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Country Report: American Polarization and Foreign Policy

Written by Olivia Oseroff


According to Pew Research Center, in the last twenty years, the unfavorability rates of the U.S.' political parties have grown exponentially, poisoning and polarizing American politics. The U.S. has two major political parties: the Republican Party and the Democratic Party. Challenged by new ideologies and third parties, these parties have evolved considerably since the inception of the American two-party system. Since 1994, Democrats have viewed Republicans at an unfavorability rate of 38%, and 43% for Republicans view of Democrats. Today 26% of Americans identify as Republican, and 26% identify as Democrats, with 44% identifying as Independent. Over the past two decades, the growth in the division has heavily influenced the U.S. hegemonic status and foreign policy agenda.

The American Political Landscape and Gridlock

Domestic political attitudes heavily influence U.S. national security and foreign policy. Not only does infighting present a fractured front to both our enemies and allies, but it also hinders congressional and executive processes at which policy is drafted, approved, and enacted. There are multiple byproducts and theories of internal polarization. In an article published by Foreign Policy, Michael Desch argued that when a country is pressured and affected by foreign attacks or influence, they are more likely to unite. If there is no threat to their domestic life, leaders in the same country utilize the opportunity to cause internal divisions domestically. After the Soviet Union fell, the United States entered a relatively "peaceful" period. This was an opportunity for politicians to promote "their own brand" at the cost of others rather than continue standing behind a unifying sense of patriotism.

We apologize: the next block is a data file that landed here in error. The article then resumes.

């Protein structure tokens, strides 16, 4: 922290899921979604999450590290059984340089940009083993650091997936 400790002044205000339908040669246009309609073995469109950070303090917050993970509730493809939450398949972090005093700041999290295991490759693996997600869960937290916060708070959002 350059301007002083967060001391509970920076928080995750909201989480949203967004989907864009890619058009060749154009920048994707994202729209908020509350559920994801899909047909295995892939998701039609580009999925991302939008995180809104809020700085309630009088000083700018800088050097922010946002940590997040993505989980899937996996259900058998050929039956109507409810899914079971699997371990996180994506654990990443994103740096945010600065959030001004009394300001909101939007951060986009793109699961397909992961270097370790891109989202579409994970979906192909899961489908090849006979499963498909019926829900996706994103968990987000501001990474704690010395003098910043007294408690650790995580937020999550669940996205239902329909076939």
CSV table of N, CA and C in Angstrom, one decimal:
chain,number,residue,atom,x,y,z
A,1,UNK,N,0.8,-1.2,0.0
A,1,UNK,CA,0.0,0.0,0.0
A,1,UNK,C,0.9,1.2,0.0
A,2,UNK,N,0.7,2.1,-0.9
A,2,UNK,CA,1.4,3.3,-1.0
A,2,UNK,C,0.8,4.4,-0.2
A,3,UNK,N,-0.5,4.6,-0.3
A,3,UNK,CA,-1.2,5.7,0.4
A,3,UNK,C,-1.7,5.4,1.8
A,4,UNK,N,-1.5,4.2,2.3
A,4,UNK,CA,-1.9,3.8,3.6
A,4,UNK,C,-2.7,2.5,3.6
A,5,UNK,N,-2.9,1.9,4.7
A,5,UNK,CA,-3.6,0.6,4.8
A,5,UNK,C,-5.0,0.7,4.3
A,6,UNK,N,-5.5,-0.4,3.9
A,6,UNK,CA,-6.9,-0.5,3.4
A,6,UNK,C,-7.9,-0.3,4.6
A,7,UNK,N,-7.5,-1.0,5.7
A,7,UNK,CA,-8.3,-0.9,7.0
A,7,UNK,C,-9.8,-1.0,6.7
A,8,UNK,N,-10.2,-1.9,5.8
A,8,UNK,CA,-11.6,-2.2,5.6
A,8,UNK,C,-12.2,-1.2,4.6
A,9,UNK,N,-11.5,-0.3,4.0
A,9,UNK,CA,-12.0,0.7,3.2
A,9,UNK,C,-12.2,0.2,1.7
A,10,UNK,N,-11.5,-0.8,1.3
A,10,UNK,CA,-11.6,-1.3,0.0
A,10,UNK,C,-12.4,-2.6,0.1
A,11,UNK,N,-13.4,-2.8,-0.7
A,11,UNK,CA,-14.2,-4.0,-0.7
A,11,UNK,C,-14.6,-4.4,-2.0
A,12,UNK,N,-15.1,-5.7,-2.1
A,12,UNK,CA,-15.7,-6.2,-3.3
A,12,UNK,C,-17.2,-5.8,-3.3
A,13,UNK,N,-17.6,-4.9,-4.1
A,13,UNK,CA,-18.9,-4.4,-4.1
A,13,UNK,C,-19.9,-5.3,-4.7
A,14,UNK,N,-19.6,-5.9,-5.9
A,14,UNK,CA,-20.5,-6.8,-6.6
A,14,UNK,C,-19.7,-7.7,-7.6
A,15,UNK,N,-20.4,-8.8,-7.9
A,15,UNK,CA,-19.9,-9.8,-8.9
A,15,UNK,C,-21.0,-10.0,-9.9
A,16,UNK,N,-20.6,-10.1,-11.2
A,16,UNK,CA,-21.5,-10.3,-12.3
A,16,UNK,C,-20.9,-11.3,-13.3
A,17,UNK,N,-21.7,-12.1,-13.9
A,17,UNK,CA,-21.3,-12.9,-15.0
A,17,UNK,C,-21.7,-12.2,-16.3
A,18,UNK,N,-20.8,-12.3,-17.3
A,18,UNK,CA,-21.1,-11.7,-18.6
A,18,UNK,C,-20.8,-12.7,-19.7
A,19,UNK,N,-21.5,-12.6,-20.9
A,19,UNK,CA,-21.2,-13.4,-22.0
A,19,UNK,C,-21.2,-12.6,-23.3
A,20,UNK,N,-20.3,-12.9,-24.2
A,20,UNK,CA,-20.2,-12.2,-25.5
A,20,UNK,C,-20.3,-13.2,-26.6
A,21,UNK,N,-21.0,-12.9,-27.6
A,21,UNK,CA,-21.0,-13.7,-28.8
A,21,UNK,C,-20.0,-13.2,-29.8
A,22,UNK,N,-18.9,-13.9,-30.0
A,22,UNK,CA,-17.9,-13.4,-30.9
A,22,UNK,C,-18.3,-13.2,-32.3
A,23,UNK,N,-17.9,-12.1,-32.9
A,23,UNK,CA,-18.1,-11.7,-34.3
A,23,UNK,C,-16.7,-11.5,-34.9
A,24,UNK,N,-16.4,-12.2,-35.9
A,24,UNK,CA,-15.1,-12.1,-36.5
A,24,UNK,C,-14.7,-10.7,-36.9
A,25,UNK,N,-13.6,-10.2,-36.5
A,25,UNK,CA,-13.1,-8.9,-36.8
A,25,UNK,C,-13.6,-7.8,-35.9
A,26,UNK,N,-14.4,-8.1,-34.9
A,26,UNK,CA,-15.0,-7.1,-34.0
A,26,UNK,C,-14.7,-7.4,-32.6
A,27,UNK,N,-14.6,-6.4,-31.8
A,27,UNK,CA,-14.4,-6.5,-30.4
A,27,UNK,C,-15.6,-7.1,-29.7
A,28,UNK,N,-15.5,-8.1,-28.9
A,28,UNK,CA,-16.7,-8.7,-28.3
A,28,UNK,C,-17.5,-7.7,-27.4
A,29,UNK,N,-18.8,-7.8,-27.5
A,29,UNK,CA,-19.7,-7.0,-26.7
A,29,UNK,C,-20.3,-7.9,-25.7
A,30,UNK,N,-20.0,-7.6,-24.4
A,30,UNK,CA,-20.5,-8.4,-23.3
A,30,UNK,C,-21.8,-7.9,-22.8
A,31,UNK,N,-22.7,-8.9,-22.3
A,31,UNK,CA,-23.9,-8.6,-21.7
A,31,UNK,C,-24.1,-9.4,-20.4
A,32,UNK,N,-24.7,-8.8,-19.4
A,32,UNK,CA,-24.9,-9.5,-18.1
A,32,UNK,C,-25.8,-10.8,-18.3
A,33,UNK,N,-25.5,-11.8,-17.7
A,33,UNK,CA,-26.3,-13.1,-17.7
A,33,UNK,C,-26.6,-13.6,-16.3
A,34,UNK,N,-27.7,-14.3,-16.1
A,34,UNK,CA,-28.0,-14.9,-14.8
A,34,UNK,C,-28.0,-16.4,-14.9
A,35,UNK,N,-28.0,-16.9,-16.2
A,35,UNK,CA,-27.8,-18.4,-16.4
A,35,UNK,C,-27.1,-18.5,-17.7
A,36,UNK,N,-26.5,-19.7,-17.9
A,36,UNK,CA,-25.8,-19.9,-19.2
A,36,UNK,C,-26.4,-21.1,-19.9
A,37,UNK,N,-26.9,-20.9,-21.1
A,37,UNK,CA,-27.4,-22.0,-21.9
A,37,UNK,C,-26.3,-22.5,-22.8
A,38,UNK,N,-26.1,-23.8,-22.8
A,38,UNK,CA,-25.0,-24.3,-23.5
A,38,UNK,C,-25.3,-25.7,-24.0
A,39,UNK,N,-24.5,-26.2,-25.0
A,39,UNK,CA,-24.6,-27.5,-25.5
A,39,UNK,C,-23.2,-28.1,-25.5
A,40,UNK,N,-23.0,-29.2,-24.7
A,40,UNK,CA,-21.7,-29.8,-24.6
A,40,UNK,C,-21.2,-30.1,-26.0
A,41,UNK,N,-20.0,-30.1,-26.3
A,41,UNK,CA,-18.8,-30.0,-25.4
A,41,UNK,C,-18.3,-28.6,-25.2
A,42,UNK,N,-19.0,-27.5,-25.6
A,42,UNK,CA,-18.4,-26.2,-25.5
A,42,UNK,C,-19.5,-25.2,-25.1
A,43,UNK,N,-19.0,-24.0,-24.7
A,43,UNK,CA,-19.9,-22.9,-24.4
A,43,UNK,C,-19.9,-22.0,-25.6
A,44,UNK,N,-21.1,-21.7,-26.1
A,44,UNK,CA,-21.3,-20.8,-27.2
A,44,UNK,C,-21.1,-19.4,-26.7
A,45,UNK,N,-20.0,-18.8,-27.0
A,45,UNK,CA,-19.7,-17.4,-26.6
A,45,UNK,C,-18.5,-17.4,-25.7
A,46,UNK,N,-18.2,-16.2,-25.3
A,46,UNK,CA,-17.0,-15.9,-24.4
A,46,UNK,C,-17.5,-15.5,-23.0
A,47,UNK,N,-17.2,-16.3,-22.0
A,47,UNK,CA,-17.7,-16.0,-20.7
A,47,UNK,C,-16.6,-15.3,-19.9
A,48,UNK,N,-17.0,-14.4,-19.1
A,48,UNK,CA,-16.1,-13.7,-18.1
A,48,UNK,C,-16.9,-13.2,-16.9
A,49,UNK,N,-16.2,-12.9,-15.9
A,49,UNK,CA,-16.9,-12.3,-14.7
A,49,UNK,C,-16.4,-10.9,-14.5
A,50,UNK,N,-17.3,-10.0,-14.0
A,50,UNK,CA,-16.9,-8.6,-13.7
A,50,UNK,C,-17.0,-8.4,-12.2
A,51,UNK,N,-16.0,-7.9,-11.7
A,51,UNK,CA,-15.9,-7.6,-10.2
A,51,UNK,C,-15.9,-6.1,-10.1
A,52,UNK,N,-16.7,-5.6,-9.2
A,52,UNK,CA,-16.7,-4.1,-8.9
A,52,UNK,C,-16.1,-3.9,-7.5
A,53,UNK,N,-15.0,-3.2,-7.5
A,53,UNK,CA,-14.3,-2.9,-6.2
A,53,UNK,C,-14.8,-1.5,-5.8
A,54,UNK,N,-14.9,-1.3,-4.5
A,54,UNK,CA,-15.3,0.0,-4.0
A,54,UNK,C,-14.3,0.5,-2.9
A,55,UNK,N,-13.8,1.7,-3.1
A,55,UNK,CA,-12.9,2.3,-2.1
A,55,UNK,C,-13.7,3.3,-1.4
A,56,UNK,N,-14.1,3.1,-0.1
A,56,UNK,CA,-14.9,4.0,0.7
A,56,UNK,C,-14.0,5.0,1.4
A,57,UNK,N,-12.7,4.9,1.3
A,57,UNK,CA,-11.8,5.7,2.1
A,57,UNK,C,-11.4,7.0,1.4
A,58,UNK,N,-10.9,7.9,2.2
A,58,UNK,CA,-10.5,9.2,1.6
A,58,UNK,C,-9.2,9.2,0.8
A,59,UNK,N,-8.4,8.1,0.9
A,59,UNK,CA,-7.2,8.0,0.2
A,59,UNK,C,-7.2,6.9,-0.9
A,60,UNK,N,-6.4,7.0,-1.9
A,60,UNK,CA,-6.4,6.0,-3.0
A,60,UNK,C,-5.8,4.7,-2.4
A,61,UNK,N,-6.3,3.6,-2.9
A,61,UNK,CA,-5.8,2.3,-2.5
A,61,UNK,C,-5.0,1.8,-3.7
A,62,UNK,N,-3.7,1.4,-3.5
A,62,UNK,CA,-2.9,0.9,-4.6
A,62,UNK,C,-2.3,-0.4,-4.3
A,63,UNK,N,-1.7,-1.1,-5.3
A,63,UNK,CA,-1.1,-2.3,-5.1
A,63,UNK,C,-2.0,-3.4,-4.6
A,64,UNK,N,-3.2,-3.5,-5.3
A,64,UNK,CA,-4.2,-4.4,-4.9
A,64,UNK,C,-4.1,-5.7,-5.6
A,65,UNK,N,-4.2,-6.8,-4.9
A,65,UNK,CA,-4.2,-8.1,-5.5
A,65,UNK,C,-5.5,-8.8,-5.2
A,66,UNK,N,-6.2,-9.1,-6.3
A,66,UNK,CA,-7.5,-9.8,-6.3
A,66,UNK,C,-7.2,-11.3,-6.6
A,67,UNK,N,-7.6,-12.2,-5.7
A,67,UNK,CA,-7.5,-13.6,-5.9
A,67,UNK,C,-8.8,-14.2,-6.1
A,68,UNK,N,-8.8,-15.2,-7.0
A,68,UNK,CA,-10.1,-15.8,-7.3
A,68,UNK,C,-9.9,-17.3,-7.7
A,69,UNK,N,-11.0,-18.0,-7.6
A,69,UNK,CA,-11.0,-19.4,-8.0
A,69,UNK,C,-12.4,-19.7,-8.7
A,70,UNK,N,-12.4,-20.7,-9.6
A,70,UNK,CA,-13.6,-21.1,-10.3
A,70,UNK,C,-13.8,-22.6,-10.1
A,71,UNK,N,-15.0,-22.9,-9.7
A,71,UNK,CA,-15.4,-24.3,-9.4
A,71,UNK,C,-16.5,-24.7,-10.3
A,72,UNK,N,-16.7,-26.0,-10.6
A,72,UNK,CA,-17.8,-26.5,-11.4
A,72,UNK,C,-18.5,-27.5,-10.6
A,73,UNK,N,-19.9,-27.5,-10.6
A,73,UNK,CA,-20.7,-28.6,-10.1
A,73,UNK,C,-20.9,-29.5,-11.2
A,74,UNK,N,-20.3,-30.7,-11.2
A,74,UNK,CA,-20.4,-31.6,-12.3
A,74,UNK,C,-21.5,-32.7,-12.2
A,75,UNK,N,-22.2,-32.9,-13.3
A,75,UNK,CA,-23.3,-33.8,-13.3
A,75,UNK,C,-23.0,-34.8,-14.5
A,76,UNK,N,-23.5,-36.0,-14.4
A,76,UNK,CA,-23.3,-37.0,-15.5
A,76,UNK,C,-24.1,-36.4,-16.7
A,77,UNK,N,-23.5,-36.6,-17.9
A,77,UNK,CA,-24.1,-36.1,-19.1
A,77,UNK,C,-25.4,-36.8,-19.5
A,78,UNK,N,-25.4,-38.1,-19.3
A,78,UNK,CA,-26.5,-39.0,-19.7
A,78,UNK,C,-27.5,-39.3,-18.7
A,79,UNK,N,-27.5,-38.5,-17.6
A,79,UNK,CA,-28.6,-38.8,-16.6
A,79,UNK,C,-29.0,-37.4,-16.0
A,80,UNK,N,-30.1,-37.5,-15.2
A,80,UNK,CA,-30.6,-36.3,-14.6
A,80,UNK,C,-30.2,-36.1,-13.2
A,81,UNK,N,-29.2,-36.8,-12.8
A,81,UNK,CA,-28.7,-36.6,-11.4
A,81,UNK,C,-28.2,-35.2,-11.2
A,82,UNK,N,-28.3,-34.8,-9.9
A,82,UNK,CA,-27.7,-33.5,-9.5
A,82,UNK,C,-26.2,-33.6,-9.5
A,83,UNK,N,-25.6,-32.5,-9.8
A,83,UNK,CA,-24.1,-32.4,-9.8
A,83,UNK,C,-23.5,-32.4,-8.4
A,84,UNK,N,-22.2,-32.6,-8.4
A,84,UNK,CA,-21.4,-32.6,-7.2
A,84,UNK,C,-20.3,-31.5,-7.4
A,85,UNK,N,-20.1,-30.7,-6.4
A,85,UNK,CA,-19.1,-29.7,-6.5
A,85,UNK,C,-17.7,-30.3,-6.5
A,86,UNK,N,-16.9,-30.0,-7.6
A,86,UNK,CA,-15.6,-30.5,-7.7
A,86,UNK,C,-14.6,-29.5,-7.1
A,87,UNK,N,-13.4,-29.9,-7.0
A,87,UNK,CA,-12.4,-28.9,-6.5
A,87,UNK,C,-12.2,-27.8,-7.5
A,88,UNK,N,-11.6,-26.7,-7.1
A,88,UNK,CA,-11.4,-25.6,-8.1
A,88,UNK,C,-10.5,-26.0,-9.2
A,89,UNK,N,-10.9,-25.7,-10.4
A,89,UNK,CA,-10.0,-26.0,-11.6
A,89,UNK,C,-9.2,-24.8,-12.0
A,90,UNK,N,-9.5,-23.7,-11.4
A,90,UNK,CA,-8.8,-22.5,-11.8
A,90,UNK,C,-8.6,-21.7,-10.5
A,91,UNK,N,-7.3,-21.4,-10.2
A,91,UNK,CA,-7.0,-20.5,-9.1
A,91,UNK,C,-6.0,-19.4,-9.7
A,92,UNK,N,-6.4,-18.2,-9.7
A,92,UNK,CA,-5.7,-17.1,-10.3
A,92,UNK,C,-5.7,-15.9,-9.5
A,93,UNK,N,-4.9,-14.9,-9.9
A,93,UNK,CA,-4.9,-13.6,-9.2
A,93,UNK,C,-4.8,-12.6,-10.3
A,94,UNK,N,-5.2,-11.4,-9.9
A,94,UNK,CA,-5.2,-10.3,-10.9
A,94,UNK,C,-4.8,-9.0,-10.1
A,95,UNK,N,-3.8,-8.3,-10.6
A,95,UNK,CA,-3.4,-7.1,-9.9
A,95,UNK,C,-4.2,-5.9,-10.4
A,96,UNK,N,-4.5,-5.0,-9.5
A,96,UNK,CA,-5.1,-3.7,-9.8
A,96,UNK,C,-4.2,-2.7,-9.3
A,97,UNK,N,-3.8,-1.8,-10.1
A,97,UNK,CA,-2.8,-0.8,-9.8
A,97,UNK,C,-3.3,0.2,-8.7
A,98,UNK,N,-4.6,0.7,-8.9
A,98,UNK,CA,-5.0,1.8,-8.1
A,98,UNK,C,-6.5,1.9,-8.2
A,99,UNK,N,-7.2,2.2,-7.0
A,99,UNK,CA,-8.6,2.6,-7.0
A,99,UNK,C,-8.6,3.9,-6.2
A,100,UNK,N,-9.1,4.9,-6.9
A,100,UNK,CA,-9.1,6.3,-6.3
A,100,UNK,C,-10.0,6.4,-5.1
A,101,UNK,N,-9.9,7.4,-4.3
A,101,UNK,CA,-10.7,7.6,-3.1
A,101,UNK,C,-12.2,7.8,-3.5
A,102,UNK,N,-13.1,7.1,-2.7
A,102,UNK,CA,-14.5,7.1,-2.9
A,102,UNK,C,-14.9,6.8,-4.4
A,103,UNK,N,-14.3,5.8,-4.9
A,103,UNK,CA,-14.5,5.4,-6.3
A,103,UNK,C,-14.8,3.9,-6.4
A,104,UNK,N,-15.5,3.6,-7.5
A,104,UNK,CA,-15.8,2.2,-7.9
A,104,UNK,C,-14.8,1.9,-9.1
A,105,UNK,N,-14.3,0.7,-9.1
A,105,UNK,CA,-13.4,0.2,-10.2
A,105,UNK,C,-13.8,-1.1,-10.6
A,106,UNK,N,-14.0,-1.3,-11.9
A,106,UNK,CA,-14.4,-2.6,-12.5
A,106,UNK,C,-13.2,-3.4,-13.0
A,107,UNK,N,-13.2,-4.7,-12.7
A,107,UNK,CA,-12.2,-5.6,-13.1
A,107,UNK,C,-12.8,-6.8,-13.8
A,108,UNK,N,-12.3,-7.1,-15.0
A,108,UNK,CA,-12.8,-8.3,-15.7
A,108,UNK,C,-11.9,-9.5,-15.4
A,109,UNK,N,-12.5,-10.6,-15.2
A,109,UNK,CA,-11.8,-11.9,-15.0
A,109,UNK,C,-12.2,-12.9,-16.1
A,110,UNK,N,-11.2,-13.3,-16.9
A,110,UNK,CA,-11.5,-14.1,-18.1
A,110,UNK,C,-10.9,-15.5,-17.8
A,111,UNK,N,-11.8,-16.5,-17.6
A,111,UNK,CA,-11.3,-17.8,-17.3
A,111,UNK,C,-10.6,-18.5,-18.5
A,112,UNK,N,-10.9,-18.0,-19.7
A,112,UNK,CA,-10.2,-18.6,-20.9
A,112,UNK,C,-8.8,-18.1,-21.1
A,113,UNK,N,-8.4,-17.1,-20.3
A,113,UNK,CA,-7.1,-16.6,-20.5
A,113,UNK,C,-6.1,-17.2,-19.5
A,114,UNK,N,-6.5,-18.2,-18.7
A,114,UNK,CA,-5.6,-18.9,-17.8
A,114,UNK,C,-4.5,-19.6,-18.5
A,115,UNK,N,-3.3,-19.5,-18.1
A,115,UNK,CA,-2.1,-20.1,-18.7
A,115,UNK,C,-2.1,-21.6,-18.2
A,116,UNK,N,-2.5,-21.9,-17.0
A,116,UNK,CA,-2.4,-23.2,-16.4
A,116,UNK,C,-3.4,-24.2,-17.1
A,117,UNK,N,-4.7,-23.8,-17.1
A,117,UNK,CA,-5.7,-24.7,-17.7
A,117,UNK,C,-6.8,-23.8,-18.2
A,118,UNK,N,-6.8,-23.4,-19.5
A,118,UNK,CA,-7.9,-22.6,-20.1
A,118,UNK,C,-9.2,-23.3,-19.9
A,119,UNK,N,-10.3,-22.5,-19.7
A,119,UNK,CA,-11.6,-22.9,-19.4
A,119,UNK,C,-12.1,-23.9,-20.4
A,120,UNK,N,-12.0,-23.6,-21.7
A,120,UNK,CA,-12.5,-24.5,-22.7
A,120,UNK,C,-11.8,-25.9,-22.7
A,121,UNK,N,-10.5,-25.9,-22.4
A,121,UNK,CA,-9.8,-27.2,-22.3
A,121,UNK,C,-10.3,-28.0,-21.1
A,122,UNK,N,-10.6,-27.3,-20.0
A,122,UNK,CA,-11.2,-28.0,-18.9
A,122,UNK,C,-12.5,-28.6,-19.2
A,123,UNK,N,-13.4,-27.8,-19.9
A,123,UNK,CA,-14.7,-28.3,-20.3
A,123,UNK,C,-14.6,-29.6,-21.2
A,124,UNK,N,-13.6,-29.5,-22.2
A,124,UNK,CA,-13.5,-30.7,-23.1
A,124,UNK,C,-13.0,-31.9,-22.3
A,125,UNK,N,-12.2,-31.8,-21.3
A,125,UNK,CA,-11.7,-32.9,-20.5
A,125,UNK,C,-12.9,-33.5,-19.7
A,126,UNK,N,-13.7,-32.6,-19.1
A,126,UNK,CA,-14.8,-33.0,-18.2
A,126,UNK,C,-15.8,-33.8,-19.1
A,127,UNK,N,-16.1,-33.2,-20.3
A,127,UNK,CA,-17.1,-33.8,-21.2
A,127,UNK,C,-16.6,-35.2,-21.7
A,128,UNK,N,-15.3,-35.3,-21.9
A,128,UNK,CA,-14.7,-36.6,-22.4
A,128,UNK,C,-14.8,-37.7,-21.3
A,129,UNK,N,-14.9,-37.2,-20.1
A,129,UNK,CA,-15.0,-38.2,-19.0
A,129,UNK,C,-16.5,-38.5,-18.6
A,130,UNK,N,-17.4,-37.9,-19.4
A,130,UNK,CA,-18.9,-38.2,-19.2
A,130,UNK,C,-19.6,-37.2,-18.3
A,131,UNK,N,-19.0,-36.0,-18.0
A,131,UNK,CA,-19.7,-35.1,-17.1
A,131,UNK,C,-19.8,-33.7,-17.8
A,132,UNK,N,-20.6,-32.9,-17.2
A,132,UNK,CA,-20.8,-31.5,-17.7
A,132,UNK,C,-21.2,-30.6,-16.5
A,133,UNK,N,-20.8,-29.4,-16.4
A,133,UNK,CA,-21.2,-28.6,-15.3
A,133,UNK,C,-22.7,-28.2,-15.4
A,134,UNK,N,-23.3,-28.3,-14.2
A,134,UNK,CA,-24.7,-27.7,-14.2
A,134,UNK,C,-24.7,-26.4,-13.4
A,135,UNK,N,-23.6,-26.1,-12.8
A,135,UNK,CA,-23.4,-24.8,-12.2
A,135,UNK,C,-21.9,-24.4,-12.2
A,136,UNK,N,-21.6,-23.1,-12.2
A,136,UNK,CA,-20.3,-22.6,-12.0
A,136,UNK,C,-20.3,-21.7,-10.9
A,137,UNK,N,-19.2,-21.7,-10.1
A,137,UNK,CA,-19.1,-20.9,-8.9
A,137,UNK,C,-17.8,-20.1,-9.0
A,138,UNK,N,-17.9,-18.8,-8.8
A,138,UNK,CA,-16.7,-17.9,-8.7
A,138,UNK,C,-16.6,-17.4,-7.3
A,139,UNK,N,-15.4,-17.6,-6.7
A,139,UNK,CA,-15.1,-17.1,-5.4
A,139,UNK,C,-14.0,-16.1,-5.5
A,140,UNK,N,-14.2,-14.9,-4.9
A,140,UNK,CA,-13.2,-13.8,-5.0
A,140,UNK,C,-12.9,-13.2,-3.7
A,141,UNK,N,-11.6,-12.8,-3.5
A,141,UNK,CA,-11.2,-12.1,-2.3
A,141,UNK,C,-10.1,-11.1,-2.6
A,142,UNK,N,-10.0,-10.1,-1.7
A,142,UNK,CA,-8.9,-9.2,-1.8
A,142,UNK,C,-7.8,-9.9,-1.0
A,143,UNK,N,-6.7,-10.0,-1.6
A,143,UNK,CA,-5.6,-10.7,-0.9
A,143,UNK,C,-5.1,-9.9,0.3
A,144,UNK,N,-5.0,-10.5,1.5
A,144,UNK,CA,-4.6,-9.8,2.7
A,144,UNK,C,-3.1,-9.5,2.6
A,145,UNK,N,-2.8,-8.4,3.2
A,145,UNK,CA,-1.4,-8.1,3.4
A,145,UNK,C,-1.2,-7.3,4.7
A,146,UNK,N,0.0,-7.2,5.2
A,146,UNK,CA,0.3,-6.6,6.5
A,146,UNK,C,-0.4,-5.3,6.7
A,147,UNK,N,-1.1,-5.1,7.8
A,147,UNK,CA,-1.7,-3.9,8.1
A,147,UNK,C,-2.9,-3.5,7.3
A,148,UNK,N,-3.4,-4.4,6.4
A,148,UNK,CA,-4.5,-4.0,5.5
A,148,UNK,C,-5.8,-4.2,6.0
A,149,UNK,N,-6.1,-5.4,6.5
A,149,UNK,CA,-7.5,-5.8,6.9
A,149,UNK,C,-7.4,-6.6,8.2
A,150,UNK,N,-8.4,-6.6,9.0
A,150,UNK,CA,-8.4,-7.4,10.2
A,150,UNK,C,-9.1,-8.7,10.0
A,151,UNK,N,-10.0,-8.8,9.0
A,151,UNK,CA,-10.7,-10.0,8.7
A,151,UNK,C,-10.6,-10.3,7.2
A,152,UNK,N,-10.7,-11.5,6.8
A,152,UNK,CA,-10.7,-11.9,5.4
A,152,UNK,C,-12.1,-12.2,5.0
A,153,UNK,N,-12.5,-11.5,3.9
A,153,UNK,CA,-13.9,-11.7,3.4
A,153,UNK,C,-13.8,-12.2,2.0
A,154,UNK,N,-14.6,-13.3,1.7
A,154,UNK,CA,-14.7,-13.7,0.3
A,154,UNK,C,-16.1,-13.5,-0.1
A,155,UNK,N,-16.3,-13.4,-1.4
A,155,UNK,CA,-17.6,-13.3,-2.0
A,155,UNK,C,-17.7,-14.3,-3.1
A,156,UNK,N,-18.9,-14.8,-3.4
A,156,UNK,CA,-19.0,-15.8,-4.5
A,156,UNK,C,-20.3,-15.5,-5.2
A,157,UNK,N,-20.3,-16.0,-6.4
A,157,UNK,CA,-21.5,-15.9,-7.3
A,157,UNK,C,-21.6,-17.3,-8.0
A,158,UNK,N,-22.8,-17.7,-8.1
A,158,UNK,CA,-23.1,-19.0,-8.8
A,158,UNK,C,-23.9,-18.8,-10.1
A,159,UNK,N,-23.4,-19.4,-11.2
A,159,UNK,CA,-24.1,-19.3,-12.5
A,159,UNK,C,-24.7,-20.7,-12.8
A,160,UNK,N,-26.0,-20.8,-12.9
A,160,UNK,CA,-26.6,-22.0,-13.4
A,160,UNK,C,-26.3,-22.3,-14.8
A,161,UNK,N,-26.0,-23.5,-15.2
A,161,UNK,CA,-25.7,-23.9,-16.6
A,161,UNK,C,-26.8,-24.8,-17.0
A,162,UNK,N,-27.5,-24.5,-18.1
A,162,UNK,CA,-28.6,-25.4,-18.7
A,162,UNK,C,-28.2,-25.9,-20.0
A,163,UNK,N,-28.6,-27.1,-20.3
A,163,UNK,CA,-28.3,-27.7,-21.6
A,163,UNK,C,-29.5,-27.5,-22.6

The increased polarization leaves the U.S. "more vulnerable to outside interference." This includes foreign influence in American elections, like the alleged Russian efforts to disrupt the 2016 Presidential election. Lastly, the increased polarization blocks and slows congressional processes necessary to draft, approve, and enact foreign policy, forcing presidents to rely on executive action with expiration dates. This forced reliance furthers the split appearance of American politics to allies and enemies alike, presenting a weaker face, and compromising American presence on the world stage.

The Priorities of U.S. Foreign Policy

For the two main political parties, the priorities differ. A 2018 Pew Research Center survey compiled voter preferences regarding a range of foreign policy issues. Their survey found that Republicans' and Democrats' priorities and opinions differ on the top foreign policy priorities. For example, 68% of Republicans assert that reducing illegal immigration into the U.S. should be a top priority, compared to 20% percent of Democrats. 64% of Democrats stand for dealing with climate change instead of only 22% of Republicans. Lastly, 70% of Republicans prefer maintaining a U.S. military advantage over all other countries instead of only 34% of Democrats. The political parties coincide in approval of preventing the spread of WMDs (Weapons of Mass Destruction) with only a 4% difference and only a 3% difference in whether the U.S. should be attracting skilled workers from other countries.